the media if they knew he was on the block.
Bruins GM Mike O'Connell noted that teams are in a difficult
situation because a salary cap is not guaranteed. That means teams
are trying to build for two possible futures at the same time.
"No one knows what the environment will be like," O'Connell told the
Boston Herald. "You have to be prepared for the new CBA, whatever it
looks like. You have to be flexible. If there is any kind of cost
certainty (a cap), you have to have a team that can function and
compete in that envirnoment.
"If there isn't cost certainty, you have to be able to function and
compete in that environment, too."
While GMs around the league are talking a tough game, at least some
player agents are starting to get the message.
"I don't think it's just tough talk," agent Allain Roy told the St.
Louis Post-Dispatch. "Some teams are promising to run it on a slim
budget. ... It's like the teams are saying, 'Why spend the money now
if after 2004 we don't have to?'
"The days of free-spending are over."
Other agents, however, see all the talk as nothing more than a
smokescreen the GMs will not be able to maintain.
"Realistically, it appears like teams are tying to exercise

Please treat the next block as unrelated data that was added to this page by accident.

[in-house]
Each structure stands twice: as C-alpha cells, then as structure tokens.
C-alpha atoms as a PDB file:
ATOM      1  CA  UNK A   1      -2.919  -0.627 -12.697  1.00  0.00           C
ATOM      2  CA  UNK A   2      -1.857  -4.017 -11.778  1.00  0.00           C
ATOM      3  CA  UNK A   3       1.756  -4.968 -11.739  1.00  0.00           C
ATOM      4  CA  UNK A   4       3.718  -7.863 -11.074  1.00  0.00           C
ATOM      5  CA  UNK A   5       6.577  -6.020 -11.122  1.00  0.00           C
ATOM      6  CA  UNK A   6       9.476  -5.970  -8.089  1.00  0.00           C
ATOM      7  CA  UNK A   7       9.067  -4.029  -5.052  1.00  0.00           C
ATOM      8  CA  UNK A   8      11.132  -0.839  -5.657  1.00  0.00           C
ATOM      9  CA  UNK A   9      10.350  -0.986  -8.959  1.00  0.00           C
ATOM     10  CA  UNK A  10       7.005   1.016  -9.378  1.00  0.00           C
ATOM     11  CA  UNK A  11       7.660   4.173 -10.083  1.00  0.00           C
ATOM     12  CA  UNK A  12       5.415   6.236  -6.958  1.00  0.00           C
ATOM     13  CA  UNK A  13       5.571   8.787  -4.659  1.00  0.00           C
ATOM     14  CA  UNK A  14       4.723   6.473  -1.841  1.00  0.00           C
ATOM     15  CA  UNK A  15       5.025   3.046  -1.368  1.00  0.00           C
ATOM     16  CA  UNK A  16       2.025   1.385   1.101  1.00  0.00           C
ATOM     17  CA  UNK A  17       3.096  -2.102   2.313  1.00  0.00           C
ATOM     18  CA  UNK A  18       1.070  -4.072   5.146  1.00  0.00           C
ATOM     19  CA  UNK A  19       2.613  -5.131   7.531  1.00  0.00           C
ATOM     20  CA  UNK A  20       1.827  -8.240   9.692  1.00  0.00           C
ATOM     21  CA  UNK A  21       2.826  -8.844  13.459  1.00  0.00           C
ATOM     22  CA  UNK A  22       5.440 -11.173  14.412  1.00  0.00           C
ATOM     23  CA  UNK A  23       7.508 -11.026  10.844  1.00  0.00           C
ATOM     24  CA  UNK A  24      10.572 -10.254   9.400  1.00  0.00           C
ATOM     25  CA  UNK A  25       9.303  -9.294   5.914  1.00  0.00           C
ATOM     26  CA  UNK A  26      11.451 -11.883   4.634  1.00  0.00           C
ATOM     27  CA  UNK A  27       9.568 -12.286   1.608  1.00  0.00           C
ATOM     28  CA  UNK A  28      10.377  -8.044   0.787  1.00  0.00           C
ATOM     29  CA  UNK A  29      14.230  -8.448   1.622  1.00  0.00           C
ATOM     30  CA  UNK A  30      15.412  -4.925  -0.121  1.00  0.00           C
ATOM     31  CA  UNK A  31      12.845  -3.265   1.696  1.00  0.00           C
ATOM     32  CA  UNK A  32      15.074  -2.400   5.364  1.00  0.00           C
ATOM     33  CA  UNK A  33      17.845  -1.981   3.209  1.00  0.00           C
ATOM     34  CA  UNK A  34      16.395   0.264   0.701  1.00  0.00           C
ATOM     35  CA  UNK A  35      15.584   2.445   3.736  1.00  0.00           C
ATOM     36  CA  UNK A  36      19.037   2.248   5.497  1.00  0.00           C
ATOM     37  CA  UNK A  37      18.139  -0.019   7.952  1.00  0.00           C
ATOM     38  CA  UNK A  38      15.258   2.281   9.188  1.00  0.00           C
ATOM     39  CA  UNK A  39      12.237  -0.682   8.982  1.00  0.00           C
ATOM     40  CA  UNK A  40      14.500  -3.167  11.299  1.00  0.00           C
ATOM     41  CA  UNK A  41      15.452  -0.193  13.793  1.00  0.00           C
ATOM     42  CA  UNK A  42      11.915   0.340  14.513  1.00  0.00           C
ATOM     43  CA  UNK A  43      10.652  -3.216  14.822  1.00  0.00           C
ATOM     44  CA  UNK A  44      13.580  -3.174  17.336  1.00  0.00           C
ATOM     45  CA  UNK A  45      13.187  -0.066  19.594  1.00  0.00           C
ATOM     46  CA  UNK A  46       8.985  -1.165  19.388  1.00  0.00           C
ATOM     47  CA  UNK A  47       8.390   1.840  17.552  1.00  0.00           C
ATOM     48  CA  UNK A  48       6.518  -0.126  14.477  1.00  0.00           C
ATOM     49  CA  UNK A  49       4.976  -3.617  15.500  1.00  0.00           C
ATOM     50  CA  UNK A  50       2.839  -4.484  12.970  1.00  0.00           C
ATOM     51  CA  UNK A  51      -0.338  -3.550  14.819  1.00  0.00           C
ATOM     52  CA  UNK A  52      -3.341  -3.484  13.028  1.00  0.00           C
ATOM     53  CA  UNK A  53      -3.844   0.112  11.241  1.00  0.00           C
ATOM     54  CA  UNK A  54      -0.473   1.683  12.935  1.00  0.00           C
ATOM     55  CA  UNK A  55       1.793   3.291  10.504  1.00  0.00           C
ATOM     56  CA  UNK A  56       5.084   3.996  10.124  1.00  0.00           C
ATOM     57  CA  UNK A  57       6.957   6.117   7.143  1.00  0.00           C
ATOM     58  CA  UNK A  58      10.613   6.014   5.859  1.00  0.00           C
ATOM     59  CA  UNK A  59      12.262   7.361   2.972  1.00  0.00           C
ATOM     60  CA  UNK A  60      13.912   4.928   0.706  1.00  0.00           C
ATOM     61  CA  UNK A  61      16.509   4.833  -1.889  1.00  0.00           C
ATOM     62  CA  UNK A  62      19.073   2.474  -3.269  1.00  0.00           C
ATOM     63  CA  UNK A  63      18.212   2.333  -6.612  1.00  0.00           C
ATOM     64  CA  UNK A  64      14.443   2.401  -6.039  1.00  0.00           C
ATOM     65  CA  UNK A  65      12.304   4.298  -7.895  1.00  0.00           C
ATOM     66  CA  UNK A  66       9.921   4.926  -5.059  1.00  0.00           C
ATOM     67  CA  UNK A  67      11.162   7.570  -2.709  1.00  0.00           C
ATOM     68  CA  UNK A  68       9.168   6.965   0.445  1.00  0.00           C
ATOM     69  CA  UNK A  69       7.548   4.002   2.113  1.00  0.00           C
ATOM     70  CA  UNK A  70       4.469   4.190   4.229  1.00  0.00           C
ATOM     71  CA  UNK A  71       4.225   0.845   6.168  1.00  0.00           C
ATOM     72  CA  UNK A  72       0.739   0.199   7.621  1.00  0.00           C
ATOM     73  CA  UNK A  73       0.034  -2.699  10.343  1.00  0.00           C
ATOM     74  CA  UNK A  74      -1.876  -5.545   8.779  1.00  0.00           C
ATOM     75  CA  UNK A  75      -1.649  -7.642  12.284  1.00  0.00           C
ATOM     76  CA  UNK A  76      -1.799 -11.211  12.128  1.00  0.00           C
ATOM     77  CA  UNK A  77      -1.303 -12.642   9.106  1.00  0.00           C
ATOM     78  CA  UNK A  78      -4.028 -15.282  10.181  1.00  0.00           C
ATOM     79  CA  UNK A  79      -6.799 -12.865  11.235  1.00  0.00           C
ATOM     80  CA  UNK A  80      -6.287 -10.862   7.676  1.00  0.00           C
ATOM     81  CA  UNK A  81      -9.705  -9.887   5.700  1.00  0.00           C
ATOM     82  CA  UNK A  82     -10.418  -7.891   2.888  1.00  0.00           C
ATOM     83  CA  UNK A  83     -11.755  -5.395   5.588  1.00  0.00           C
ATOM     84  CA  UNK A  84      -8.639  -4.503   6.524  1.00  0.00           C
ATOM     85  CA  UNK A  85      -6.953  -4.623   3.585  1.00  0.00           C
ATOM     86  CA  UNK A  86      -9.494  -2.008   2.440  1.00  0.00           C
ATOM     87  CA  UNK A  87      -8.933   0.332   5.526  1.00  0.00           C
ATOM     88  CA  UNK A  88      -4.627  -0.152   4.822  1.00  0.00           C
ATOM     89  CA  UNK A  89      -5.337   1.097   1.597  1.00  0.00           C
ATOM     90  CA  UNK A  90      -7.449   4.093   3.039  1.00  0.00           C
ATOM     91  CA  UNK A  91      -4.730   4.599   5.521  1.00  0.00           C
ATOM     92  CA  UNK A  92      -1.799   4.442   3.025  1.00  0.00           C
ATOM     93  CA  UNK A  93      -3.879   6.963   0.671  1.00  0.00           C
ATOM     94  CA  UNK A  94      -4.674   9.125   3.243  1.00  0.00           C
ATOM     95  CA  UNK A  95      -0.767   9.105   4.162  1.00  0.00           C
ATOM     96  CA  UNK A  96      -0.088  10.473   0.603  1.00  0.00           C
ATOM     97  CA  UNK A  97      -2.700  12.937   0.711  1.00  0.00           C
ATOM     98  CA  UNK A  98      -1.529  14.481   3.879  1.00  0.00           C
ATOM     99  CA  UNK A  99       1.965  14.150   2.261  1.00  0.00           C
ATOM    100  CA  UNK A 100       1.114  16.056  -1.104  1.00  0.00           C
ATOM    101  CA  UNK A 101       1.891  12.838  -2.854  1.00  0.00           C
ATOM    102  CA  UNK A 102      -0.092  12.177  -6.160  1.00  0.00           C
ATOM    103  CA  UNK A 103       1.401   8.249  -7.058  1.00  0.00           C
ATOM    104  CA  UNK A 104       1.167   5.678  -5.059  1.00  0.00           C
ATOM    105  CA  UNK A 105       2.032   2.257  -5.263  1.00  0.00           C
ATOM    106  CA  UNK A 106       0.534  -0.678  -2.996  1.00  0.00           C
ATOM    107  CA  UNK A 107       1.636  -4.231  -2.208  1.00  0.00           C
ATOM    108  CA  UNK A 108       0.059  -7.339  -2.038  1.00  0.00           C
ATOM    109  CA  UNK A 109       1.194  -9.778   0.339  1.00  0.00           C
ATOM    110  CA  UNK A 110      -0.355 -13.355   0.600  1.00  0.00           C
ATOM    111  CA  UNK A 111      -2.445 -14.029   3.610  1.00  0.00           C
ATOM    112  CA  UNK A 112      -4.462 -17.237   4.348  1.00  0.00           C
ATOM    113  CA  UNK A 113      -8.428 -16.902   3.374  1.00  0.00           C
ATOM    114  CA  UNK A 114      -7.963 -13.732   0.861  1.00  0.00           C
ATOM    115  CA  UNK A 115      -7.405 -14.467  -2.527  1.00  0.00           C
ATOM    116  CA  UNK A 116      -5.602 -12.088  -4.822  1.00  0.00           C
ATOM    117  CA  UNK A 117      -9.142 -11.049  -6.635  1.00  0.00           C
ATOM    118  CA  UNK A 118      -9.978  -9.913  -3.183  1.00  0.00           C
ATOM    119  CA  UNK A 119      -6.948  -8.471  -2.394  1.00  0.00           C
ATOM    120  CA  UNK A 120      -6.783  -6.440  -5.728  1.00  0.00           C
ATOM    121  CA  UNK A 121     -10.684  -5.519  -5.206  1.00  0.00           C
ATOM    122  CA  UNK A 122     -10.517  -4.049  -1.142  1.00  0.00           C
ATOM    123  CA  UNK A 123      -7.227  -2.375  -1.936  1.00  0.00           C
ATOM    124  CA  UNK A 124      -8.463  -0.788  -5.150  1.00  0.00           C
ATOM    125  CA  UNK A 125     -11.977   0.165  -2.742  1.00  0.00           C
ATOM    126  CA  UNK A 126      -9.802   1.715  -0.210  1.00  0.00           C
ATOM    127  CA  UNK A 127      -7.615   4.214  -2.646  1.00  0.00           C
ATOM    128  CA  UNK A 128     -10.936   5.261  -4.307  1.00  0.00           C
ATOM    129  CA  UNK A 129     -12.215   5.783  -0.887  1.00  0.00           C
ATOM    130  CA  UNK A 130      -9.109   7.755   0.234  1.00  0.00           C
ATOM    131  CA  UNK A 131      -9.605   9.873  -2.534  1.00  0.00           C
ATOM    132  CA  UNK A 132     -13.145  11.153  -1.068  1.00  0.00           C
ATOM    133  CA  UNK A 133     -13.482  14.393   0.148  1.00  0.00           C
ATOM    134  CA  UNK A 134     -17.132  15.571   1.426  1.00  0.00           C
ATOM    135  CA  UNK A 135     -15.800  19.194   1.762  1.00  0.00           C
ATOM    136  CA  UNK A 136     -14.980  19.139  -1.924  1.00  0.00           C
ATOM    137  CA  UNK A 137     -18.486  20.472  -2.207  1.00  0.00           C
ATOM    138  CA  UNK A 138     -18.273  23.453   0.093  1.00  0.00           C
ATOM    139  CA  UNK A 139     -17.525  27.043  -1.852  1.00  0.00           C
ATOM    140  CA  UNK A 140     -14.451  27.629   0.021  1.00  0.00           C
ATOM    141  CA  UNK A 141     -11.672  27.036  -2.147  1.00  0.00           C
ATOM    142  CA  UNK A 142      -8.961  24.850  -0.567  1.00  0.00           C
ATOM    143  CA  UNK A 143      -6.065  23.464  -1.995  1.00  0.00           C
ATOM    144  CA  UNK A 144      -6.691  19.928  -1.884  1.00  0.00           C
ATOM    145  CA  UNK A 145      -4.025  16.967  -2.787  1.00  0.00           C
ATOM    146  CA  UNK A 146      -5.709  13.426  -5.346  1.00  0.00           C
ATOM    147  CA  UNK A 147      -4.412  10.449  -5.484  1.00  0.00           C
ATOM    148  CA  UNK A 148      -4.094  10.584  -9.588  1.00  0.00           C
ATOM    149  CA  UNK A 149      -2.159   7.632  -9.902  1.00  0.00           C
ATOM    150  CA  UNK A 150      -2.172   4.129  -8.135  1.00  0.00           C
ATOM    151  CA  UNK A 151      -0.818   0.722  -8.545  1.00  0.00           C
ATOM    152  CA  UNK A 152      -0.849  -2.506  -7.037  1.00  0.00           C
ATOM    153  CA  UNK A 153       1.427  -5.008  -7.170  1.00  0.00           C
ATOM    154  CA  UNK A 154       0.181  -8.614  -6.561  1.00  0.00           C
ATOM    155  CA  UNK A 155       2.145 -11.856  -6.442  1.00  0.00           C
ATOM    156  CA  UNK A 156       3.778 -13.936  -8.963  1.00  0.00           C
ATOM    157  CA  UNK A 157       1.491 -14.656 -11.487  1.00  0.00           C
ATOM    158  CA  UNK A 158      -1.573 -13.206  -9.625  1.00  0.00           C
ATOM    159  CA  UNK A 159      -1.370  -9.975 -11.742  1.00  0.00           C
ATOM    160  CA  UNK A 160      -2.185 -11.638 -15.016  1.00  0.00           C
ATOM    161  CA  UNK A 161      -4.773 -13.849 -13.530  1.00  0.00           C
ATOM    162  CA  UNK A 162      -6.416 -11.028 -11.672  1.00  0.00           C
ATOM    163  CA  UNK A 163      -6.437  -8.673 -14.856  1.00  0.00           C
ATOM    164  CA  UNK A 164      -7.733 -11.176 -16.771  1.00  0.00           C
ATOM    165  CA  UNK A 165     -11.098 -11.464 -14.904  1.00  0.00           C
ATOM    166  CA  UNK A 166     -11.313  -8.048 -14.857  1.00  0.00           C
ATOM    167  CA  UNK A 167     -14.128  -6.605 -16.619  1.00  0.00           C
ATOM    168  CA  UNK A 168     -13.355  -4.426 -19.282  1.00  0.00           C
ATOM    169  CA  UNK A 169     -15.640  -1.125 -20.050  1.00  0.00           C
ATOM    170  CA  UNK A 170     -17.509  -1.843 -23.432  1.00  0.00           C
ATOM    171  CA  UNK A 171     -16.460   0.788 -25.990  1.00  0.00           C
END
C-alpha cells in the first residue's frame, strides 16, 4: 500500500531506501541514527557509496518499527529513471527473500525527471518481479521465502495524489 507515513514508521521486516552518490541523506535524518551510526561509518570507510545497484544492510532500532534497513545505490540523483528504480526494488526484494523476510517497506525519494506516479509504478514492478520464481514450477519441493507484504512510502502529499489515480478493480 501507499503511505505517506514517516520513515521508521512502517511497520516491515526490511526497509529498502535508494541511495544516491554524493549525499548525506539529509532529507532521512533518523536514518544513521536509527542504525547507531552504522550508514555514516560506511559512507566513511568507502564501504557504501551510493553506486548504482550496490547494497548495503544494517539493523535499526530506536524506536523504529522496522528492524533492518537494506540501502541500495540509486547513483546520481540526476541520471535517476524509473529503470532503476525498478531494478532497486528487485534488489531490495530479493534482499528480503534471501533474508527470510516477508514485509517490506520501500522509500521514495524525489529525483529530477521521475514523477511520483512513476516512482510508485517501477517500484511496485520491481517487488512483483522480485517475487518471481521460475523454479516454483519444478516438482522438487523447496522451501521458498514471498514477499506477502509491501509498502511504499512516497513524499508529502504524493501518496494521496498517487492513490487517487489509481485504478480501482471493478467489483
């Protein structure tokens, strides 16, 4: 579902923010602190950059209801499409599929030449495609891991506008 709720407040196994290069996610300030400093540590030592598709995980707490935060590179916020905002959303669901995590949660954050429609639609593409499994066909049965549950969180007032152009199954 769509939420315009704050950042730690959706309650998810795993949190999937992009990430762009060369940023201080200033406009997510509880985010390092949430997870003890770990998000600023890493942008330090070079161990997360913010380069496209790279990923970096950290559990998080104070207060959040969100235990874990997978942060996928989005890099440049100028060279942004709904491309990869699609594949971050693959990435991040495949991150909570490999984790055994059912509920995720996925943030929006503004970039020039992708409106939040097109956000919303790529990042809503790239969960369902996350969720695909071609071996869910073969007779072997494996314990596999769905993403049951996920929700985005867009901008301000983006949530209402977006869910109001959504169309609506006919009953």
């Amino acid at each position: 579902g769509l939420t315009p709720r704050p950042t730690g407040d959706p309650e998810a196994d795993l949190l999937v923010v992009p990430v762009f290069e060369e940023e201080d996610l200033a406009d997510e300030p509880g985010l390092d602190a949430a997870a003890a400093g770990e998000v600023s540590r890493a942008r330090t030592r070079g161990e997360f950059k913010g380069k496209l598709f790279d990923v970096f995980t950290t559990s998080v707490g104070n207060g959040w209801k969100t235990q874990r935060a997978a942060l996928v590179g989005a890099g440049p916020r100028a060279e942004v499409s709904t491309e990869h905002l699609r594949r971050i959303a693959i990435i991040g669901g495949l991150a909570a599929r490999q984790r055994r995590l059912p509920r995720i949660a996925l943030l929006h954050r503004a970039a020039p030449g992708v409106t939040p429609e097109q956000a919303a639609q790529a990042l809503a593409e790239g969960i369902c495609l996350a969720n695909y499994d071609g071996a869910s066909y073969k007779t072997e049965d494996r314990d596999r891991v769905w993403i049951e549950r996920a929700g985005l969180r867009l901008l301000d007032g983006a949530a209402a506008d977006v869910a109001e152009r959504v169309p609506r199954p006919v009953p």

organizational courage, which they have been loath to do in the
past," agent Carlos Sosa said. "Having a team say no to an asset by
not holding on to it is new. They've always talked a good game. We'll
see if it happens."
And, as Roy points out, someone is bound to crack when one of the big
spenders is confronted with the reality that a star player like
Hatcher is available for the right price.
"What happens when there is the opportunity of spending a little more
money and getting the one or two extra players available that might
push you over the top?? Roy asked rhetorically. "Why wouldn't a team
spend the money and try to win the Stanley Cup one last time?"
With the labour war looming, one last time might be right on the
A look at the different criteria for free agents ahead of Tuesday's
official kickoff to the NHL free-agency period (from the Canadian
Group II (restricted): Players, 30 and younger as of June 30, who
have been tendered a qualifying offer by their respective clubs and